Monday, June 30, 2008

Why We Play

A few weeks ago I was working some pretty long hours compared to what I'm used to, and came home pretty tired and wanting to crash. Like most nights, I wanted to play some games, but I wanted something I could relax with. Looking at my shelf, I found very little that fit that requirement. Most everything I own are action games in one form or another. If I was at an earlier point in Final Fantasy X, I would have chosen that as its random battles are something you can take your time with. However, where I am now, each battle is a nail biting affair where I hope some monster doesn't get lucky and wipes out my whole party in one turn. I wasn't in the mood for a shooter. Burnout Revenge and Burnout Paradise can be somewhat cathartic when you're blazing through the streets at two hundred miles an hour. The problem is that it requires a high level of concentration and reflexes to avoid smashing into the obstacles in your way. I usually can't manage that even at the best of times. I finally settled on Rock Band. I played my favorite songs for a while on medium so the challenge was minimized. This worked admirably to destress me after work. In fact, after a while I bumped up the difficulty to hard and practiced that for a while.

It made me think about the kind of things I generally want from the games I play. I think more than anything, I want a well told story that sucks me in accompanied by gameplay that is addictive, intuitive, and, well, fun. I'm usually stressed out when I'm playing a game. Trying to survive a vicious firefight in Half-Life 2 is an exhilarating experience, and nothing is as thrilling and heartpounding as fighting an epic boss battle and coming out victorious. The key word there is heartpounding. While it may end with a smile on my face, I usually need to take a break and do something else before continuing after an experience like that.

A game like Burnout, Skate, or Rock Band usually has the addictive part down, at least at first. But the difficulty curve steadily (or not so steadily) increases as you progress. Eventually I don't have the patience to spend time getting good enough at the game to keep going, so I put it down and move on. They're fun, but they're not lasting experiences. Rock Band is a bit of an exception because there is a constant supply of new content to try.

I think my favorite games are ones that I don't actually remember playing. By that I mean that the story and characters were so amazing that I don't remember the actual gameplay. The Longest Journey is probably the best example of this. The only puzzles I remember are the incredibly frustrating and illogical ones. For the most part what sticks in my mind are the wonderful writing and characters that moved the plot along. Half Life 2: Episode One is another example of this. Alyx is the only AI companion in a game I've ever been happy to have along with me. In these and other games, I forget I'm playing a game and feel like I'm just along for a wonderful ride.

Thursday, June 26, 2008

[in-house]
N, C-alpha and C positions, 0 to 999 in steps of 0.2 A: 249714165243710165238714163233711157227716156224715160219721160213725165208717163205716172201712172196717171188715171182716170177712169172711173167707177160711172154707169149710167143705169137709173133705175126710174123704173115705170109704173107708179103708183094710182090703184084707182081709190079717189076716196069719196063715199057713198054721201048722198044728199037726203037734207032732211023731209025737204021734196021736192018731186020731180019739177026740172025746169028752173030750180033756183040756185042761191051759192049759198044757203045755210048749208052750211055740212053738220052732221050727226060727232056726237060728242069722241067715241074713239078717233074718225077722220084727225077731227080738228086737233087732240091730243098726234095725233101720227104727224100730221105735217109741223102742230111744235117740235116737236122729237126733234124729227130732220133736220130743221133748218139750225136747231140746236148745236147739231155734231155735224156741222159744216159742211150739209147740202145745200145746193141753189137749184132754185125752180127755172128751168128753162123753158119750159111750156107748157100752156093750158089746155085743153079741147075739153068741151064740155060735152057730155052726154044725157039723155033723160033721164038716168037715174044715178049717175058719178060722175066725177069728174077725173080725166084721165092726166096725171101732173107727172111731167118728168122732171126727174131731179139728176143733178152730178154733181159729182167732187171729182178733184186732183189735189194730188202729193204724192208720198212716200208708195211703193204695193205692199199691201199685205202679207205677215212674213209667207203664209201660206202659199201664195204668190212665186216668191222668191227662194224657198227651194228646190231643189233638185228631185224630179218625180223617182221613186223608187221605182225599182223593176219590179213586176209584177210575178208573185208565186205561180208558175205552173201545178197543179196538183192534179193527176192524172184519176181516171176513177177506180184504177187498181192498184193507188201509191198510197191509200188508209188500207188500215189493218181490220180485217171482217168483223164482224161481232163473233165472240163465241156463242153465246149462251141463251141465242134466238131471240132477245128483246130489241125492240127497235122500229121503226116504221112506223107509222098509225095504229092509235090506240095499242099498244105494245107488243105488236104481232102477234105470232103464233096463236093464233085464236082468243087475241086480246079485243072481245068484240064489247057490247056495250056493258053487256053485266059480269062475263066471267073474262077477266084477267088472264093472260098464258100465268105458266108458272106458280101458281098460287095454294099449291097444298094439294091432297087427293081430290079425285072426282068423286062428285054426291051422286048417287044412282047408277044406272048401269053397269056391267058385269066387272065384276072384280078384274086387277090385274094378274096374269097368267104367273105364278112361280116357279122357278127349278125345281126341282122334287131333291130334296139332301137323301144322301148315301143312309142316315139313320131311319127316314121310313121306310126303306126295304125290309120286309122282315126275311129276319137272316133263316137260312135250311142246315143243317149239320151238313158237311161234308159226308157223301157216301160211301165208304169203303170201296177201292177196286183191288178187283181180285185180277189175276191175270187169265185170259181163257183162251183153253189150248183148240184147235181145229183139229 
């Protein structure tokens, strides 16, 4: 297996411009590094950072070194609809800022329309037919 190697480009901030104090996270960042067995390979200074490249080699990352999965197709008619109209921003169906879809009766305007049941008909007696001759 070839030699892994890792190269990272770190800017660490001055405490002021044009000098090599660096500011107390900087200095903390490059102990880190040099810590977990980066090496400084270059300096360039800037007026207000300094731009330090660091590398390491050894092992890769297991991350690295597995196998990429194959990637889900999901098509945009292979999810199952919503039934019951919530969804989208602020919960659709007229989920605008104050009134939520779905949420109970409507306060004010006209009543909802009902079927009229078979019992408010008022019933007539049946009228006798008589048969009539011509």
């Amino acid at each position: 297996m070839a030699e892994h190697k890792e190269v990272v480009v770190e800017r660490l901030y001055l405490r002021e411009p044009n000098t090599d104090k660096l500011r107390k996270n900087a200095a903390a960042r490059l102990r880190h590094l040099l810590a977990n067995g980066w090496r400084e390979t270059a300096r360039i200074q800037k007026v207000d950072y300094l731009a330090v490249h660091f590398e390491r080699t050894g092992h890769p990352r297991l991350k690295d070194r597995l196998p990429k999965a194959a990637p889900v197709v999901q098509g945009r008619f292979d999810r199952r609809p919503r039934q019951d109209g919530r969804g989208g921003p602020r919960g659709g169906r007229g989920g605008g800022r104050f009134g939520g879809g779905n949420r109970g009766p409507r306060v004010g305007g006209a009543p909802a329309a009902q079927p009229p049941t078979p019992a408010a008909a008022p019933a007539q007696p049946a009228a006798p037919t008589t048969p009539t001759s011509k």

Successful Experiment is Successful

The Great Game Watching Experiment of 2008 was, I think, mostly successful. We got all the way through Call of Duty 4 on the easiest difficulty. Even on that difficulty, there are parts of the game that were fairly difficult. It's interesting when you compare it to Halo or Half-Life and see the wildly different levels of difficulty that make up the so-called "Easy" setting.

Erin and Dan seemed to have trouble following the plot in certain points. COD4 in particular relies a lot on the loading screen between levels to set up the context for what's about to happen, and if you miss the information presented, either through text or voice overs, the following level won't always make much sense.

It was also interesting for me to replay the game with the intent of giving the other people in the room the best "view" of the action. I was acting as the director in a real sense, so I tried to make sure I was always facing where scripted actions were occurring so they wouldn't miss cool and interesting scenes. Sometimes I was successful, other times I don't think I was.

As I was playing I noticed where the game padded its length to fit more "game" in. I don't mean padded as in it needlessly made its length longer. I mean in the sense that there are sequences where the plot isn't advanced in order for the player to complete certain scenarios that are fun and exciting. Before, when I thought back on the game, I usually remembered the major plot points: the opening assassination, the nuclear blast, the utterly epic slow motion finale. I didn't really think about all the stuff that happened between those moments. COD4 could absolutely be condensed into an awesome action movie, I think. However, sequences like saving the disabled tank, the escape from the farm while calling in air strikes, and possibly the escape and standoff from Chernobyl didn't do much to advance the story. They're exciting to play, but for someone watching me play, it dilutes the main plot of the game and makes it hard to remember what's going on.

We'll be trying The Darkness next. It's got a story with a bit more emotional heft, and tells it a bit more traditionally as far as videogames are concerned. It has five acts, so I'm hoping we can do one act a night until we're finished.

Tuesday, June 10, 2008

Hyrule is Saved! (Again)

Well, I officially beat my first Zelda game tonight. All in all, it was a good time. The things to do were varied and interesting. There were charming characters to interact with and epic bosses to conquer.

Having said that, I do have some complaints. I listed some the other night, but i'll add a few more.

I've heard people say that they really enjoyed the character of Midna. For me, she started out as annoying, then eventually became sympathetic as the story progressed. For me though, the most interesting relationship in the game was between Link and Ilia. Ilia is a teenage girl living in the village with Link. She helps take care of Epona, Link's horse, and seems to be in love with Link. She's eventually kidnapped by monsters, and Link rescues her. However, she's lost her memory. There's not much you can do about it at first, so you continue searching dungeons for various widgets to be used to defeat the evil king from the Twilight Realm.